Russia has been beefing up its Arctic icebreaker fleet to take advantage of the changing climate.
Lev Fedoseyev\TASS via Getty Images
Russia is attempting to claim more of the Arctic seabed, an area rich in oil, gas and minerals. It’s also expanding shipping and reopening Arctic bases. Here are two things the U.S. can do about it.
Time to move on: Shell’s Kulluk rig being rescued by Coast Guard in 2013.
US Department of Defense
Did environmentalists force Shell to exit the Arctic? Not really. Blame economics and geopolitics first and foremost.
Troubles with Shell: in 2013, its drill became stranded and had to be rescued.
Aaron M. Johnson/US Air Force
Shell has abandoned oil exploration offshore Alaska for now but a variety of trends are driving the energy industry to take a fresh look at Arctic drilling.
Virgin territory. Sunrise over the Arctic resources battleground.
NOAA Photo Library
The economic viability of extracting oil from the frozen north might be doubtful, but the geopolitical significance could be massive.
The Kulluk, Shell’s Arctic offshore drilling platform, was grounded in 2013 after efforts by the US Coast Guard and tug vessel crews to move the vessel to a safe harbor during a winter storm.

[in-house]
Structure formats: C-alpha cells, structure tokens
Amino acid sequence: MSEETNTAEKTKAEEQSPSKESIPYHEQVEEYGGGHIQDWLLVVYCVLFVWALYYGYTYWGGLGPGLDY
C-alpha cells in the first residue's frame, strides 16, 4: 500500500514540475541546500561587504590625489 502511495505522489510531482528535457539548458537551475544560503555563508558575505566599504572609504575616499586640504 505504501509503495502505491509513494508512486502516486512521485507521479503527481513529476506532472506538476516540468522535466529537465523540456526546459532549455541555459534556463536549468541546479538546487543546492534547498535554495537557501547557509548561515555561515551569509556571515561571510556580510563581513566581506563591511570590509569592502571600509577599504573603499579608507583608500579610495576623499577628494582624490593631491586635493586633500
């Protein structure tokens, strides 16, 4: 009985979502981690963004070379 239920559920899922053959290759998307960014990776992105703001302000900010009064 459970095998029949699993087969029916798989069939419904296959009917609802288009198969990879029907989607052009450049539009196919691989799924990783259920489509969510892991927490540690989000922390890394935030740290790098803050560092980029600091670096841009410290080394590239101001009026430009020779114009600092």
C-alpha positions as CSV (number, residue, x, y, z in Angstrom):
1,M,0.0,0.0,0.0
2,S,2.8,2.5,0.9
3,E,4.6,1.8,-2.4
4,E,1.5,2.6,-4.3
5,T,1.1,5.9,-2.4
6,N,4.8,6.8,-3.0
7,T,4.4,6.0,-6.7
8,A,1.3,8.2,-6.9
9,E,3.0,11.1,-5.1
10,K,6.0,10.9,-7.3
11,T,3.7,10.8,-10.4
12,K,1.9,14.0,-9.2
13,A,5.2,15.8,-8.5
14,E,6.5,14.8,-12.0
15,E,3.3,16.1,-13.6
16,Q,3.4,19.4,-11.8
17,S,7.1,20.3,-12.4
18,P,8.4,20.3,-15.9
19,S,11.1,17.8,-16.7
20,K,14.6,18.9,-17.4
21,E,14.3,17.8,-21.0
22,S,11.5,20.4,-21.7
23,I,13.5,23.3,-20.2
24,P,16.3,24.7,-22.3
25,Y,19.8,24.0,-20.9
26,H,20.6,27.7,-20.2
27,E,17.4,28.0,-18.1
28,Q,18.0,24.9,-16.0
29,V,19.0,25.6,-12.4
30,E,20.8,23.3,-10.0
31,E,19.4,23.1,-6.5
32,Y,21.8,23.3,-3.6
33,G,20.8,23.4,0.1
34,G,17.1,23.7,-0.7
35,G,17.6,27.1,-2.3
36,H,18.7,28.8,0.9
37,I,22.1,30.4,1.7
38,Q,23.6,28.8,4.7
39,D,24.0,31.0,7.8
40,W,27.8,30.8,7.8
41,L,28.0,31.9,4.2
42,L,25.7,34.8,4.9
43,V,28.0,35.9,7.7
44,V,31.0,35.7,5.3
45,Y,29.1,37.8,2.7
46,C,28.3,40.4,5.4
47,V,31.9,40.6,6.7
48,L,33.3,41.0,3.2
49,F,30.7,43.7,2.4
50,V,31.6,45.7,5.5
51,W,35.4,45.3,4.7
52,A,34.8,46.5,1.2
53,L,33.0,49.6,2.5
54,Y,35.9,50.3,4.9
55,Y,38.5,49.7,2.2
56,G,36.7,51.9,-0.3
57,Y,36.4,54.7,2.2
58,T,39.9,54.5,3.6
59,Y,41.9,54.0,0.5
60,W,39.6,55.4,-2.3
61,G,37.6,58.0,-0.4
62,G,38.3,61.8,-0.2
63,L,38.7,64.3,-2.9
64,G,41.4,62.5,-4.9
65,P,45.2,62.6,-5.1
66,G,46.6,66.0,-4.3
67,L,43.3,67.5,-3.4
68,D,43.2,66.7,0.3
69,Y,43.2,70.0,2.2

Zachary Painter/ US Coast Guard/
Shell is going back to the Arctic to explore offshore drilling, but the company and the Department of Interior are not using the best practices for avoiding the risk of a spill.
The Arctic National Wildlife Refuge in Alaska has for decades been a center of debate on the tradeoffs between environmental protection and oil drilling.
Alaska Region US Fish & Wildlife Service
In a few months, we will mark the five-year anniversary of the Deepwater Horizon oil spill. The accident released millions of barrels of oil into the Gulf of Mexico, causing extensive impacts on the marine…